TULSA -- The history of the white Tulsa police officer whoafter responding to a stalled car is emerging as her actions come under national scrutiny.
Officer Betty Shelby “reacted unreasonably” when she fatally shot 40-year-old Terence Crutcher on Sept. 16, prosecutors wrote in an affidavit filed Thursday. Police quickly provided videos of the shooting and on Thursday a district attorney announced first-degree manslaughter charges against Shelby.
Dashcam and aerial footage of the shooting and its aftermath showed Crutcher walking away from Shelby with his arms in the air. The footage does not offer a clear view of when Shelby fired the single shot that killed Crutcher. Her attorney has said Crutcher was not following police commands and that Shelby opened fire when the man began to reach into his SUV window.
But Crutcher’s family immediately discounted that claim, saying the father of four posed no threat to the officers and couldn’t have been reaching into the car because the window was rolled up. Police said Crutcher did not have a gun on him or in his vehicle.
Shelby, who has worked with the Tulsa Police Department since 2011, has According to the Tulsa World, before her employment in the police department, Shelby was hired in June 2007 by the Tulsa County Sheriff’s Office. she was in fear for her life when she opened fire.
According to documents released by the sheriff’s office, Shelby, 42, was mentioned in a November 2010 use of force report when she was among a group of officers who entered a home with guns drawn in an attempt to serve a felony warrant. The suspect had tried to hide from deputies, the report says.
The Tulsa Police Department has said she has not had any disciplinary action resulting in suspension or loss of pay.
In 2009, Shelby reportedly became the department’s first female member of the office’s underwater investigation unit, which conducts evidence recovery and some water rescues.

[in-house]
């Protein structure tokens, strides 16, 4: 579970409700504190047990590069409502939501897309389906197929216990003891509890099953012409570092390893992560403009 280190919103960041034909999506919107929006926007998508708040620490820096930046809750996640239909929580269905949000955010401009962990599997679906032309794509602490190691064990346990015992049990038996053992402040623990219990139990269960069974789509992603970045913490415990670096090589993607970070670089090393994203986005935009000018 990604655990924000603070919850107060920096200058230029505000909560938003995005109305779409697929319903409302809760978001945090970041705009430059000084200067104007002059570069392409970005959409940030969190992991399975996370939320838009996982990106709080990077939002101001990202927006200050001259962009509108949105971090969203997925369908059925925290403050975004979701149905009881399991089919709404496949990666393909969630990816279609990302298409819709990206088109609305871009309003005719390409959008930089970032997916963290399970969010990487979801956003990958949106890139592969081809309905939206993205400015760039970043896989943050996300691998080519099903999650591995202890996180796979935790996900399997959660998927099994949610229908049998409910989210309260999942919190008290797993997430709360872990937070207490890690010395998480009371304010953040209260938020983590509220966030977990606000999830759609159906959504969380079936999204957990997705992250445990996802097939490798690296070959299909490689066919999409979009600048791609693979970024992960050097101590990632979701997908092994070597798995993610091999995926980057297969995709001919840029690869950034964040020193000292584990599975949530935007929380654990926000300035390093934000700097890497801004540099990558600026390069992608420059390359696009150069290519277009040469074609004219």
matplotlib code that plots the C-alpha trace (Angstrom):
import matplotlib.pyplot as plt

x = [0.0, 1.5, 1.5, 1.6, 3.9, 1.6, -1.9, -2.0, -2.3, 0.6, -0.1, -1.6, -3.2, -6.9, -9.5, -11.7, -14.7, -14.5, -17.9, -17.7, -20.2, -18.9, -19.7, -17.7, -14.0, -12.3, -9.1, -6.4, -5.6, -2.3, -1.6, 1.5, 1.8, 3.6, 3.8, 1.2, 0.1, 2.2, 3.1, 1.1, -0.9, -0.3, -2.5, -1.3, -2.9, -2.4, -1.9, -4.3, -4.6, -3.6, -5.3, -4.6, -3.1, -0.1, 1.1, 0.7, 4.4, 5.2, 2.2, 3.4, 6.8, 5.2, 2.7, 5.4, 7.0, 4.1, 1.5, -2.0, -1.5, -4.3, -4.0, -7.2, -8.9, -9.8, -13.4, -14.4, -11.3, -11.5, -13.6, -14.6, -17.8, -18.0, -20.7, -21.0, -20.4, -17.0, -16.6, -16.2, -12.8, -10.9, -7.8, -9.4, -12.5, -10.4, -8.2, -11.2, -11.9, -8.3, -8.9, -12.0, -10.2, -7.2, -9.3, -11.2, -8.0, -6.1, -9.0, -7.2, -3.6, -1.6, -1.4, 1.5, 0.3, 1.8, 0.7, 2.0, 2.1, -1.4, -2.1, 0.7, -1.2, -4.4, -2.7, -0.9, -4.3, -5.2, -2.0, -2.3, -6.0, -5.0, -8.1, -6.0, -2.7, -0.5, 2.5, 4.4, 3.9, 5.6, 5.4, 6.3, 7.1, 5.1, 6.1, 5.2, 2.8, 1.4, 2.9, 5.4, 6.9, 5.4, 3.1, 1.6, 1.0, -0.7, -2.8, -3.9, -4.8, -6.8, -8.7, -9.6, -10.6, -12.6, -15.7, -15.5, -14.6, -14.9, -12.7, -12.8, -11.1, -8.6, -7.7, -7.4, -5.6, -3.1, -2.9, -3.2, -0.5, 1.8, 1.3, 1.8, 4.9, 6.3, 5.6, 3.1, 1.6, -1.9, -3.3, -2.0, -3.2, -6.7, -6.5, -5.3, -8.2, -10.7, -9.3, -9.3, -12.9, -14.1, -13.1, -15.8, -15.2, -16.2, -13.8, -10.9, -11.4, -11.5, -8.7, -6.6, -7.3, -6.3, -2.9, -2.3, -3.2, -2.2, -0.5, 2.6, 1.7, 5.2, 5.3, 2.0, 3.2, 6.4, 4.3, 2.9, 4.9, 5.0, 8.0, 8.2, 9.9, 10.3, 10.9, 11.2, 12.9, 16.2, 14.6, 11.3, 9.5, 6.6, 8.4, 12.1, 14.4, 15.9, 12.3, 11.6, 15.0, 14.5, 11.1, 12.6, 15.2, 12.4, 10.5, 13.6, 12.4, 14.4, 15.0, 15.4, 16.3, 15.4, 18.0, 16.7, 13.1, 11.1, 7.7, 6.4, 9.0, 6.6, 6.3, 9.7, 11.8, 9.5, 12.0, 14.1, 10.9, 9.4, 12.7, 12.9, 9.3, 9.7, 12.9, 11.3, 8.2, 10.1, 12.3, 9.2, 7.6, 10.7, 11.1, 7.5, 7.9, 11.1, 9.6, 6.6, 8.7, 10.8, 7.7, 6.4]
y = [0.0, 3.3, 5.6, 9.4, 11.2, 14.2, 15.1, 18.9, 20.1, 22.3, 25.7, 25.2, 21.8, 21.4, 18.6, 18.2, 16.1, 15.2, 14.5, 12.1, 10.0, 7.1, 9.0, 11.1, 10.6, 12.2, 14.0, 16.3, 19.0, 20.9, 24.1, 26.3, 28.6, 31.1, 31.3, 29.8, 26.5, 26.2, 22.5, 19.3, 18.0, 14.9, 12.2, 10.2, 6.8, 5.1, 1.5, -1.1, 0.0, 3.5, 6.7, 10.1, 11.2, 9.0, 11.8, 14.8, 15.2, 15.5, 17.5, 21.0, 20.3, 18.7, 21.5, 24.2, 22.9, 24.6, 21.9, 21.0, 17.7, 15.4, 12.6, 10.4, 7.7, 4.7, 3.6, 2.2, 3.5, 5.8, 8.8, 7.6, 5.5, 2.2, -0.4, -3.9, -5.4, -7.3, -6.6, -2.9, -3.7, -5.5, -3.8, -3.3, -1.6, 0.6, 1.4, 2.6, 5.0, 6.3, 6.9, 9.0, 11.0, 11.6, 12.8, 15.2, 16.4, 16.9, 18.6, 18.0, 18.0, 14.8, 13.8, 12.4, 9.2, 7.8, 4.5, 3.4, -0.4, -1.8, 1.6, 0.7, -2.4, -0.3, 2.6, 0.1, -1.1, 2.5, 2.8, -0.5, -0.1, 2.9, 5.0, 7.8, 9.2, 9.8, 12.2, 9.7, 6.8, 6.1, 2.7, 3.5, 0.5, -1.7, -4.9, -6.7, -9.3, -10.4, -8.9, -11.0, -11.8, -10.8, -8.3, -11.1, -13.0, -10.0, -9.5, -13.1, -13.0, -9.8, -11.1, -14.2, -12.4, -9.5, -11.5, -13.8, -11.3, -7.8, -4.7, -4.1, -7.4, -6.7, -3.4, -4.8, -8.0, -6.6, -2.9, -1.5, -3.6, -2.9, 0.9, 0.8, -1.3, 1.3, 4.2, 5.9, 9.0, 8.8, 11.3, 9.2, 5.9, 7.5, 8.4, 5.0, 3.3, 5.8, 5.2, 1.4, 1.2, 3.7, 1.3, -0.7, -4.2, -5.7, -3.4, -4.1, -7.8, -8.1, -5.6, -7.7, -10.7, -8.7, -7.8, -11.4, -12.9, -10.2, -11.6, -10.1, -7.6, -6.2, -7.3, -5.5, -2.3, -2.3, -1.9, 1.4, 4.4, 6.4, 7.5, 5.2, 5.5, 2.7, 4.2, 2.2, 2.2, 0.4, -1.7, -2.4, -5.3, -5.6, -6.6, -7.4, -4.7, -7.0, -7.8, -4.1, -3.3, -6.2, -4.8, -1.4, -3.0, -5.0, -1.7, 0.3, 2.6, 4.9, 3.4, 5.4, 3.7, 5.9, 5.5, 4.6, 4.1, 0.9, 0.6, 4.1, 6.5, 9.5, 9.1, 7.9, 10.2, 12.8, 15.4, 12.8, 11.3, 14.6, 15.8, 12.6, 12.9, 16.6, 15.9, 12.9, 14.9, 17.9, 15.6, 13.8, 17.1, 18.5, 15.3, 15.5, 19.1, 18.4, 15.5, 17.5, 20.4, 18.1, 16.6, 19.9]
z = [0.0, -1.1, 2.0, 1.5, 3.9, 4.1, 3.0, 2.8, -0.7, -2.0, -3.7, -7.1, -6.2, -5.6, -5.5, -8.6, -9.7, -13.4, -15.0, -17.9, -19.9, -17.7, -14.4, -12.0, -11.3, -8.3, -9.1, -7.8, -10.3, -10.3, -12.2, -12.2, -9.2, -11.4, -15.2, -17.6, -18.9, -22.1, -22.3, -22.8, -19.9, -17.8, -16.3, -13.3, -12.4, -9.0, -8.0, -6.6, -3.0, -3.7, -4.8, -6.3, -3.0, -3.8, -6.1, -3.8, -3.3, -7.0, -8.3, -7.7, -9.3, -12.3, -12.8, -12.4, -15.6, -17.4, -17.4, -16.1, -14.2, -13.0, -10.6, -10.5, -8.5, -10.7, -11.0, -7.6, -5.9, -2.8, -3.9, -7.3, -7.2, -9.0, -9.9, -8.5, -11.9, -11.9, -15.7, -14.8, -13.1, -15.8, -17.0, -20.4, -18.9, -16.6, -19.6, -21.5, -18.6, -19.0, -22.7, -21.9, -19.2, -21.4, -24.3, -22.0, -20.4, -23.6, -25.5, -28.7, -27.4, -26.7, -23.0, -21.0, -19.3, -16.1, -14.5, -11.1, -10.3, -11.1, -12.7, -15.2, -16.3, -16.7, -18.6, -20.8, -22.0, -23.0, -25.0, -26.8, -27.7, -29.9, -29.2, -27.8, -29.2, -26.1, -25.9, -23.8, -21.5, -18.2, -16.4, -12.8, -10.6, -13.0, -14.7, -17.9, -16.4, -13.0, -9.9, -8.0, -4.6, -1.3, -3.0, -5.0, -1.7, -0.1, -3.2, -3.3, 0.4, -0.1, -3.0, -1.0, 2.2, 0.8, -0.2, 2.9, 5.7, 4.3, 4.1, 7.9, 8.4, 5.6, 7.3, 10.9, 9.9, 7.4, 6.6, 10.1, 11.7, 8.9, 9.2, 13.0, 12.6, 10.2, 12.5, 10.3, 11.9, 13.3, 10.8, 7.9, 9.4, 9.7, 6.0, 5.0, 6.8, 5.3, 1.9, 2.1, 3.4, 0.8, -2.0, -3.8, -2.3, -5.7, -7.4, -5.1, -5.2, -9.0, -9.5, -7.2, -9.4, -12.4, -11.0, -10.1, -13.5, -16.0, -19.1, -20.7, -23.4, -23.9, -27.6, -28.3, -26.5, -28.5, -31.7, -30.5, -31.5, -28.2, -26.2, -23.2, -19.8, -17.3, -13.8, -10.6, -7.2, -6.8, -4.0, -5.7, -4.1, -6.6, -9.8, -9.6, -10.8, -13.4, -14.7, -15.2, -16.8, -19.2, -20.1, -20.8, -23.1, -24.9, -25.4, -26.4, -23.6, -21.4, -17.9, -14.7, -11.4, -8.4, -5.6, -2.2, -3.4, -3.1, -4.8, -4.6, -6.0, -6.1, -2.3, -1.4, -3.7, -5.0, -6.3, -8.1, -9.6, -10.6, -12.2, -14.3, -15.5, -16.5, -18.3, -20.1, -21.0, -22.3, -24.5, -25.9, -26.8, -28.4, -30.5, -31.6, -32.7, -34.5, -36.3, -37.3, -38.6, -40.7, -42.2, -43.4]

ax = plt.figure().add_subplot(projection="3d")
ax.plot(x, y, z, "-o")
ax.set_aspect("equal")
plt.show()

In an application document for the sheriff’s office, Shelby detailed several earlier domestic incidents and admitted she had tried marijuana on “one two separate occasions at social gatherings” when she was 18.
Shelby wrote she argued with her former boyfriend as they were ending the relationship in 1993. The ex-boyfriend damaged her car by hitting it with a shovel, and she wrote she “returned the same damage to his vehicle in the same manner.”
She said she filed an emergency ex-parte the next morning with a Creek County judge, and learned that the former boyfriend has also filed against her. Both later asked the judge for a dismissal.
Shelby also described a custody battle over her children with her former husband beginning in 2000. Just before a final court hearing in 2002, she said, her ex-husband’s new wife filed a protective order against her in Le Flore County, claiming Shelby had made harassing phone calls to her home. Shelby wrote the order was “an attempt to discredit my character” and said she produced phone records that proved she didn’t make the calls, and a judge later denied the request for the protective order.
Before Shelby began her career in law enforcement, the paper reports, she had a six-month stint in the Oklahoma Air National Guard in 2000 and was discharged after she sprained her knee in basic training.
A 2004 Tulsa World article described her participating in a Tulsa “Pro America Rally” during which she led the Pledge of Allegiance and spoke about her husband, David Shelby, who was serving in the Army and deployed to Iraq.
The World reports that David Shelby, now also a Tulsa police officer, was one of the officers in a police helicopter that captured aerial footage of Crutcher’s shooting. In audio files released by the department, someone in the helicopter can be heard saying Crutcher “looks like a bad dude, too. Probably on something.”